Garrincha-  A Colourist Pushing Boundaries

Hairstylist and colourist, Garrincha, of salon SIM SON loves to radically change hair colour. Both for himself and for others. “I think it important to help people do things with their hair that aren’t mainstream.”, he explains in an interview with Klaartje Til. Please learn more about the man who likes to encourage people to step over the line, because, if you want a radical change of hair colour, something inside you opens up.

Garrincha, why are you so fascinated by colouring hair?
I have been colouring my hair since I was 11 years old. I am 28 now, so over the years I have noticed how my hair reacts. I gained a lot of knowledge about colouring my hair and decided to specialise in it. I have very sensitive hair so as a colourist, I think I can handle all hair types.

Why did you start colouring your hair at such a young age?
I saw a cartoon in which one of the characters had pieces of red hair. I also saw Britney Spear’s video clip, Toxic, in which she has red, black and blond hair. That was what I wanted. I took my mother’s blue and red mascaras and I used them to colour my hair. She wasn’t happy that I was using her mascara. But she said, “If you really want this let’s do it the traditional way.” That same week I went to the hairdresser and my hair was coloured red (laughs).

What hair colours did you have?
There isn’t a colour I didn’t have. Red was my first colour. I’ve also had yellow, which is one of my favourite colours actually, purple, blue, green, orange, and black. I have had every colour of the rainbow.

Did you want to be a professional hairstylist when you were young?
When I was young I didn’t want to be a hairdresser. I wanted to make cartoons. But I didn’t find something I was good at, however, I was good at being a hairdresser. I decided to school myself at barber college. Also, on YouTube I discovered a colourist who creates colourful hairstyles. I thought, “Wow, I want to do, what he does.” That inspired my passion for colouring hair.

Your fascination doesn’t lie with the profession of being a hairstylist, but with creating colourful hairstyles?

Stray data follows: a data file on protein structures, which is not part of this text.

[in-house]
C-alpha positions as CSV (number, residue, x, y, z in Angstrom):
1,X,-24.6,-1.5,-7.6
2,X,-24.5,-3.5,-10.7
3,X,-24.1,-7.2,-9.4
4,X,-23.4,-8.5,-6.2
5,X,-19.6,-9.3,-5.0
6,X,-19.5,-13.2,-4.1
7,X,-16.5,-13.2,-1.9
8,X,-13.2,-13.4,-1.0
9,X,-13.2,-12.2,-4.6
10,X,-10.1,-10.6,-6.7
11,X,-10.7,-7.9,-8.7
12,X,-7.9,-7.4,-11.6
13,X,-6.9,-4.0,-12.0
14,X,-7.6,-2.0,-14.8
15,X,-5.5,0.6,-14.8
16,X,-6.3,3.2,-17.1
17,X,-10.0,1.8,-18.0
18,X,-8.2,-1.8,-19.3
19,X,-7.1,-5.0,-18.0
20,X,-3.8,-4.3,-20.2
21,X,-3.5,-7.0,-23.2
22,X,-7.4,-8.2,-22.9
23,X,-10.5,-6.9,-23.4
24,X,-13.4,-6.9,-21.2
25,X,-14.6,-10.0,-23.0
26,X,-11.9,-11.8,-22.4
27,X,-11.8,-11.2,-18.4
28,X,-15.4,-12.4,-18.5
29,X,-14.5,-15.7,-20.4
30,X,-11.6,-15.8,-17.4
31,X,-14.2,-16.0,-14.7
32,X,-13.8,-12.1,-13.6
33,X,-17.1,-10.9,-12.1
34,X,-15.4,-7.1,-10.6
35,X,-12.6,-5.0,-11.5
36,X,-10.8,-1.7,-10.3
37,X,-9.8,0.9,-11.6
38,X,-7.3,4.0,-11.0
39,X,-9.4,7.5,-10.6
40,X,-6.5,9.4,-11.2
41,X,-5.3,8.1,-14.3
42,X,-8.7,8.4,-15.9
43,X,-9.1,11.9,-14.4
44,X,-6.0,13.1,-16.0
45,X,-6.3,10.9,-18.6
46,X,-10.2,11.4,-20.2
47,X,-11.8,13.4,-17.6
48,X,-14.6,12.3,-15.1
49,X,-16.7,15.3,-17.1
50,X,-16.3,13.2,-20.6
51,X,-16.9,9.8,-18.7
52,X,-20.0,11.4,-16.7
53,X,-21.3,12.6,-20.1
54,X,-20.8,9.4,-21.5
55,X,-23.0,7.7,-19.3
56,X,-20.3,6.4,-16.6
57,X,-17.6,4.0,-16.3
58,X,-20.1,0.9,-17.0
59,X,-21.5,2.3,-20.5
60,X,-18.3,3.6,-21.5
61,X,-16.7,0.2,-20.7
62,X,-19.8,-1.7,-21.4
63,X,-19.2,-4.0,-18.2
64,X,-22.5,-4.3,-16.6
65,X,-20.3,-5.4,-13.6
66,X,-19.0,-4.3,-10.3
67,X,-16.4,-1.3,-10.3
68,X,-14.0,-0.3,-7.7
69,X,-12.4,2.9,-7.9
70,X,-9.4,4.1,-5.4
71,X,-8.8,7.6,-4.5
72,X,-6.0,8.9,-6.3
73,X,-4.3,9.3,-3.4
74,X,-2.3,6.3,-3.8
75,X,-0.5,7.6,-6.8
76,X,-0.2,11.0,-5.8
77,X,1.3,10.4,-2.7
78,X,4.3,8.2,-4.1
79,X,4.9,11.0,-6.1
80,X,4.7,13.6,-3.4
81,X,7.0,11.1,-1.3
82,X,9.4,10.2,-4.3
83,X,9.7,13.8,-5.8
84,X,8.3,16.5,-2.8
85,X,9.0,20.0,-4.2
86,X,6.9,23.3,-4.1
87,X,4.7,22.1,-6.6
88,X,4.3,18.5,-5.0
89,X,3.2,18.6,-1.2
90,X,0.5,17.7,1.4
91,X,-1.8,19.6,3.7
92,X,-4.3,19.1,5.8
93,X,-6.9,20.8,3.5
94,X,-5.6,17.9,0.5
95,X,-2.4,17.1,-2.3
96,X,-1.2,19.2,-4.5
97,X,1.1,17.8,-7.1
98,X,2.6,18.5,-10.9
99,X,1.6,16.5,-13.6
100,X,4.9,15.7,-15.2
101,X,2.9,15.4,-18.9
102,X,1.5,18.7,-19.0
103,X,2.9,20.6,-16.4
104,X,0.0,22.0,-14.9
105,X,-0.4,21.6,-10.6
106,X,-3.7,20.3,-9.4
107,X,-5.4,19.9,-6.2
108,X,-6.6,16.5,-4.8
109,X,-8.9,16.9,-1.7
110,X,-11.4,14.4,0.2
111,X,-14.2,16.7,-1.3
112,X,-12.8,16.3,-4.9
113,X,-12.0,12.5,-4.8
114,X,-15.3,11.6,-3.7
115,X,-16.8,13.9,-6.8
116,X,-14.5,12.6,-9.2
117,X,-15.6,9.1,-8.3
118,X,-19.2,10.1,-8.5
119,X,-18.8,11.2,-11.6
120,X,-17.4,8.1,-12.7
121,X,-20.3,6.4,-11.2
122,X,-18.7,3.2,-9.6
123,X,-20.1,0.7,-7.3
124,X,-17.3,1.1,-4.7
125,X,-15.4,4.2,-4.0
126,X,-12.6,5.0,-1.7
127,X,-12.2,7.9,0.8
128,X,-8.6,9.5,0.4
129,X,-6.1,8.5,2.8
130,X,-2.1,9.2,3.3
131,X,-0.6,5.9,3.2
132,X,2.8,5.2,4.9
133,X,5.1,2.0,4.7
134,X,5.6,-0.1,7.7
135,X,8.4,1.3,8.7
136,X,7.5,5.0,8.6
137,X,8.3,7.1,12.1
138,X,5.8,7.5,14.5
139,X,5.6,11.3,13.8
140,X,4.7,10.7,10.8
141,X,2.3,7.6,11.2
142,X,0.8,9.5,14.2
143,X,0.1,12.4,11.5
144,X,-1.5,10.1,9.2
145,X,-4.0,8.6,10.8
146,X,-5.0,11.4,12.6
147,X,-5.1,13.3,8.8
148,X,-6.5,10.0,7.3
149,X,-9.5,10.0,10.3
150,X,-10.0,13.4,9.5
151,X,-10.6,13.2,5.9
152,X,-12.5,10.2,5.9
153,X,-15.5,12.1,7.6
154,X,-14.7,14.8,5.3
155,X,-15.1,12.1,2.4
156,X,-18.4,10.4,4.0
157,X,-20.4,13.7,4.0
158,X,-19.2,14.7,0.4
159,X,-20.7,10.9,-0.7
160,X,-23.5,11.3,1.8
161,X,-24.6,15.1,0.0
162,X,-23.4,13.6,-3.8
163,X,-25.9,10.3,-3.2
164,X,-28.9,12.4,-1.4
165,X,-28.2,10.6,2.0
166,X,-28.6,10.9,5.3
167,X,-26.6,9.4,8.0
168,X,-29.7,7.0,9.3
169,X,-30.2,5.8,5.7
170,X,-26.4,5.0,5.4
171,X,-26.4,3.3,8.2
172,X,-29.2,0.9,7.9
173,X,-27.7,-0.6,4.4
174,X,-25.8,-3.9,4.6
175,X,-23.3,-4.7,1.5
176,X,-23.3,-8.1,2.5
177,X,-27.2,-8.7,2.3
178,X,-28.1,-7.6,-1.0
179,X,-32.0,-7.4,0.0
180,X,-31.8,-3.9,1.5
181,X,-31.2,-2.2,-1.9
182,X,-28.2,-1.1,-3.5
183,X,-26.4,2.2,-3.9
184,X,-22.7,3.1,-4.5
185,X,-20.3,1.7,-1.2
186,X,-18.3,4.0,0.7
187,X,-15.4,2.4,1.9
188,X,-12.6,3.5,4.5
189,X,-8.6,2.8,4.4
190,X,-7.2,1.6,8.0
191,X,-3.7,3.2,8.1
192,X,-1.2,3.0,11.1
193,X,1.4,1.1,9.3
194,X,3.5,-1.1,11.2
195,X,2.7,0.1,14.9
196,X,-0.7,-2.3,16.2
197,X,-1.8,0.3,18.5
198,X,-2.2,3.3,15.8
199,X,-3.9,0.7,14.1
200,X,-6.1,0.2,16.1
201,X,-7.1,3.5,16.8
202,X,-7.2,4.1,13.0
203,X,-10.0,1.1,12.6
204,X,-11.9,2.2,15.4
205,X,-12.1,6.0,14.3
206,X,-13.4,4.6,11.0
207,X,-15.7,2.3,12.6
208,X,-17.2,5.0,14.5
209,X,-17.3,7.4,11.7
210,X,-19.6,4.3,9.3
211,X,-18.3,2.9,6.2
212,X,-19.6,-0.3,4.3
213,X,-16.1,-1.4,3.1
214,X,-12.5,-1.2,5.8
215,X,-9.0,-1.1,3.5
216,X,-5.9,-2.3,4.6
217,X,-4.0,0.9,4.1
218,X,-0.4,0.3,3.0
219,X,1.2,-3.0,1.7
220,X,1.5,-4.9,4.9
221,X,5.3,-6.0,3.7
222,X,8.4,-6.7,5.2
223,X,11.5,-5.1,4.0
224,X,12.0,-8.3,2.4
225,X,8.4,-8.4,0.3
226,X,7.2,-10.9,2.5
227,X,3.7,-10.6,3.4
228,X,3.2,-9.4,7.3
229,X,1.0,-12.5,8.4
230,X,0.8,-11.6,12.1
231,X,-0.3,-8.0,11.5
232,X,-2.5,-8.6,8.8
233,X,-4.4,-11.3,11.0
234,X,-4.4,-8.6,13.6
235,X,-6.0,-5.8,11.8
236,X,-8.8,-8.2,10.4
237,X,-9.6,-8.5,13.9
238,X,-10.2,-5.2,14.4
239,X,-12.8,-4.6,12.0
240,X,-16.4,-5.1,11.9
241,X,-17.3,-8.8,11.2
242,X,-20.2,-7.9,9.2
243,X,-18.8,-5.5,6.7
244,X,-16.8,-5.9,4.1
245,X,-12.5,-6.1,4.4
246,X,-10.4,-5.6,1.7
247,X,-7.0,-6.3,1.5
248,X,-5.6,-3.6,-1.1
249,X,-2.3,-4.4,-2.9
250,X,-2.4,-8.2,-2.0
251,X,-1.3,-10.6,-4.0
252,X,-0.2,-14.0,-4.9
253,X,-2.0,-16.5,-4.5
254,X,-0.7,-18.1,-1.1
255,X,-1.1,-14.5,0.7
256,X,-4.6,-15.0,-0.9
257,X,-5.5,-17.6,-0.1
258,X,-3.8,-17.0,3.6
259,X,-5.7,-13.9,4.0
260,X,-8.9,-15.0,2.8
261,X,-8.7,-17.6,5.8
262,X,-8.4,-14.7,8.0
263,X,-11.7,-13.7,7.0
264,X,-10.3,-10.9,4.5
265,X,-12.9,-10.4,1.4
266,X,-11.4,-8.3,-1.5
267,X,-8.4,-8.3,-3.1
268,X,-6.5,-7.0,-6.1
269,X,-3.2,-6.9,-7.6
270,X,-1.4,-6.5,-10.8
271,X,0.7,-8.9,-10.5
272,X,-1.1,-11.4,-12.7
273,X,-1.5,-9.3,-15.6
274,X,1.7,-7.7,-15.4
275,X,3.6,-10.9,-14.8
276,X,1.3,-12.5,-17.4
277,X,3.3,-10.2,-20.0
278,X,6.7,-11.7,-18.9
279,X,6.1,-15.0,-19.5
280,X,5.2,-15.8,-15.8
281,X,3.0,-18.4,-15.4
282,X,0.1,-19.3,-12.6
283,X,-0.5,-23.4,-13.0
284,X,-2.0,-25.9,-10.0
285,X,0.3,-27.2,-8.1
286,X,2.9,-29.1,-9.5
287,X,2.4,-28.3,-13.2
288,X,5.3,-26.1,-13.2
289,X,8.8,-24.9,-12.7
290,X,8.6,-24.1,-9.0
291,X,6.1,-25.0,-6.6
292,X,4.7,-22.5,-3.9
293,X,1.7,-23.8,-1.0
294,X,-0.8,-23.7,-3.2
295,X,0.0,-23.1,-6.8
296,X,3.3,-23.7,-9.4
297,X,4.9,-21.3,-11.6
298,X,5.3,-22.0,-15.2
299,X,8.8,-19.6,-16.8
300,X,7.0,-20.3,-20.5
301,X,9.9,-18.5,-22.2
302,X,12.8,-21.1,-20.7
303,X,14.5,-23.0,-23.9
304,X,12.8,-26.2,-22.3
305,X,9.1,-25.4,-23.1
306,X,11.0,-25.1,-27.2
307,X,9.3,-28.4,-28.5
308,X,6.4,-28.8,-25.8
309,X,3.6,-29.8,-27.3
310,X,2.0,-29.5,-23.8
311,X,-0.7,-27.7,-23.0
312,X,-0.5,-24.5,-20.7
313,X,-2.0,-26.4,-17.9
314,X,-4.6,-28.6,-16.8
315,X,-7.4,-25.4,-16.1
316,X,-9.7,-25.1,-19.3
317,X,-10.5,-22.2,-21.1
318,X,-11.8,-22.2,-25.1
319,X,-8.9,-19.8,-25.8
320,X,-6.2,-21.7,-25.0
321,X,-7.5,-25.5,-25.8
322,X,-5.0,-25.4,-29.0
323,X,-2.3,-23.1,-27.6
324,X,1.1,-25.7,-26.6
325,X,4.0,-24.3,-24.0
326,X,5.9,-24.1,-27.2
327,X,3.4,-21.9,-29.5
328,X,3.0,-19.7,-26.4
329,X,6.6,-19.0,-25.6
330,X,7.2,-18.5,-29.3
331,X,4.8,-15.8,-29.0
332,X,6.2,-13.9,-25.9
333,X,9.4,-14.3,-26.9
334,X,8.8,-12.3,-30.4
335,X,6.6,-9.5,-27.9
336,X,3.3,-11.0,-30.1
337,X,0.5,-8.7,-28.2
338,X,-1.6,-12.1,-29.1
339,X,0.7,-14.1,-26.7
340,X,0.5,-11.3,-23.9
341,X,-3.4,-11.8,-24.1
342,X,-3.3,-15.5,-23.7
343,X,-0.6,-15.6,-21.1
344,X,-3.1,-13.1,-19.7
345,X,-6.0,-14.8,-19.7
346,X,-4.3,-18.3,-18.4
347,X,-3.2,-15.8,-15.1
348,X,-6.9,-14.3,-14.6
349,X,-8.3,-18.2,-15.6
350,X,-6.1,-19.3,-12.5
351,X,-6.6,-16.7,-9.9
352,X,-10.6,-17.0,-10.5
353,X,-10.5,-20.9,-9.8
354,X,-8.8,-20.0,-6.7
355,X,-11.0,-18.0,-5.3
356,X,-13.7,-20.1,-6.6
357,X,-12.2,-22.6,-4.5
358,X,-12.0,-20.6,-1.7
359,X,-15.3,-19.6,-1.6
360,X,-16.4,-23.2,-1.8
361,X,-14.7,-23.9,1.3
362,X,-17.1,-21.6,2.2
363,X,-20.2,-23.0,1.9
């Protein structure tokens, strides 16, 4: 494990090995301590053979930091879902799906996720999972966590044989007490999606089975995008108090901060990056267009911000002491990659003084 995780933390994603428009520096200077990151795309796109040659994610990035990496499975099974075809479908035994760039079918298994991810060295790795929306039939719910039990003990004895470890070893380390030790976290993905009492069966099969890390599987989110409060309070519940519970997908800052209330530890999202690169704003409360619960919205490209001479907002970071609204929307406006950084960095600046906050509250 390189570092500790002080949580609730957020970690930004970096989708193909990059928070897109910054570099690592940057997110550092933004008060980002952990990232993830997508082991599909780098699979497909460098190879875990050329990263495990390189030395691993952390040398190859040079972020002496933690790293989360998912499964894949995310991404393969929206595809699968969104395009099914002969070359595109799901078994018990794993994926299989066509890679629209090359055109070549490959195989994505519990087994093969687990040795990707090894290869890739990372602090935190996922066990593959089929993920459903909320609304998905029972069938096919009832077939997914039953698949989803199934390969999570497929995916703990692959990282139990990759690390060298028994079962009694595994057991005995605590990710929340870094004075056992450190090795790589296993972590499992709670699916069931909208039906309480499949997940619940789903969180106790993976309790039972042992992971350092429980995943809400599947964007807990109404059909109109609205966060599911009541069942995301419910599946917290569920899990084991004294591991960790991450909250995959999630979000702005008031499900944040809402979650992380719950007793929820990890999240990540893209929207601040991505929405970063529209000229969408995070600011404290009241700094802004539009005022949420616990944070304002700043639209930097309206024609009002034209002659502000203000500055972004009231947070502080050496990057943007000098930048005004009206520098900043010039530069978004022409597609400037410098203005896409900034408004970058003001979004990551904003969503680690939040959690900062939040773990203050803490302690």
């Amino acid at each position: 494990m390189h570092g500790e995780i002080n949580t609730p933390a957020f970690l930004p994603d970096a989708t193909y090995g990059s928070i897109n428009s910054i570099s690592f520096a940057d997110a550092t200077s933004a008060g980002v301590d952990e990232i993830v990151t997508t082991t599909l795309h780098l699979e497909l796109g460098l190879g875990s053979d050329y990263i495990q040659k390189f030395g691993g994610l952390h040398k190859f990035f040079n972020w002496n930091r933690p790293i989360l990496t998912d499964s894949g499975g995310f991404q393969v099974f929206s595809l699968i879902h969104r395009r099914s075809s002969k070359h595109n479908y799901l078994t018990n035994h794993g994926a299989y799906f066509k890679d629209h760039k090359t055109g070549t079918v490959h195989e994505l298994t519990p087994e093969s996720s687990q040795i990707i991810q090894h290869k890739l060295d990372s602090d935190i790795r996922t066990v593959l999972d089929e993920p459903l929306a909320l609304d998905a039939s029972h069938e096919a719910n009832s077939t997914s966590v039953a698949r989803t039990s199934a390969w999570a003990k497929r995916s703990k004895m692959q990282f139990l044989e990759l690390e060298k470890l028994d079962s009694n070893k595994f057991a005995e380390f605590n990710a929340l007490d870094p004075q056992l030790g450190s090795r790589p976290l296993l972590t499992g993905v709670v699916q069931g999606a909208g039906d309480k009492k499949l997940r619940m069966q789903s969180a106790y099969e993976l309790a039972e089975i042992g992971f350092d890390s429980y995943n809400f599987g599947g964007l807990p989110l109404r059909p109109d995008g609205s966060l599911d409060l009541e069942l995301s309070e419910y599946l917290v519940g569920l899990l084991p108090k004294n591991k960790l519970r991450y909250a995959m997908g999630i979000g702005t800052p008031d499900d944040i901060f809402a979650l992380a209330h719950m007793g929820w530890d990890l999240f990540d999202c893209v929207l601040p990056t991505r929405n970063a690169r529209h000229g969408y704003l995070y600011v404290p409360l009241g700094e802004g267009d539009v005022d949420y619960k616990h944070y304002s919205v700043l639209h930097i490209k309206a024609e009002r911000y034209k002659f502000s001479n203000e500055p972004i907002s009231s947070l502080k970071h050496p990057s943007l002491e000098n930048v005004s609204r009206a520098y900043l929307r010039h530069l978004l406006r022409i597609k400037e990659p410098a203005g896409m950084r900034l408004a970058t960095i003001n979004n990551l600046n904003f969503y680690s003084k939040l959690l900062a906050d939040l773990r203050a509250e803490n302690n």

Love for the profession grew gradually, especially for the creative side of it. It took a while for me to warm to the profession. At first, I was not good at all. Then I worked at a salon where I learned a lot from the colour specialist that worked there. He was a very good teacher. From that moment on, I experimented a lot.

What type of people have their hair coloured by you?
All types of people. Young, old, artistic and commercial. People who want creative colouring. People who only want highlights or have regrowth tinted. But I also have older customers, ladies who go for bright red or pink hair. These are people who go against society’s expectations.

So we can’t specify hair colouring persons as a specific species?
No, not really. It is the need for change. For some people, it symbolises rebellion, especially for young  people between 10 and 18 years old. Others want it to express themselves.

When someone returns to you after you have given the first radical colour treatment, do you notice a change in this person?
People who go for more creative styles, often want more. I have a customer who wanted blue hair at the time. I coloured her hair step-by-step. First I only did blue highlights. And now, five years later, I still do her hair. She had purplish blue hair and then orange.

In the stories that people tell you, do you notice that their wish to want more with their hair, also applies to something else?
People who go for a radical change become more confident. First they worry about the opinions of others. But through the years I noticed from personal stories that they become more confident. They don’t care what others think because they want to express themselves. I think it is very important, that people can be themselves and express themselves in the way they want to.

Do you feel an obligation to give people the opportunity, to respond to this urge?
Sometimes I cut children who would love to have blue or pink hair. Their parents don’t allow it because they fear what others may think. I think that’s terrible. A child shouldn’t have to worry about the opinion of others. I always try to help a bit. Not all parents appreciate that. But I think I ought to be able to do so, being a hairdresser.

What are your plans and ambitions as a hairdresser?
I want to develop a colour method and pass it on to other hairdressers, to share my love and passion for colouring hair. I want to help hairstylists to create more, to push boundaries and make them feel more confident. You can make many changes to hair with chemicals, such as hair paints and perms. In Japan and South Korea, perms are huge and popular. It would be great to do this here in the Netherlands, and teach these Asian perm techniques. In general they don’t perm in the Netherlands. It is associated with being damaging for hair and sheepskin. But I have noticed an innovative way of working in Asia. It could be an evolution or a revolution when it comes to the West.

Photography: Merel Oenema
Insta: Garrincha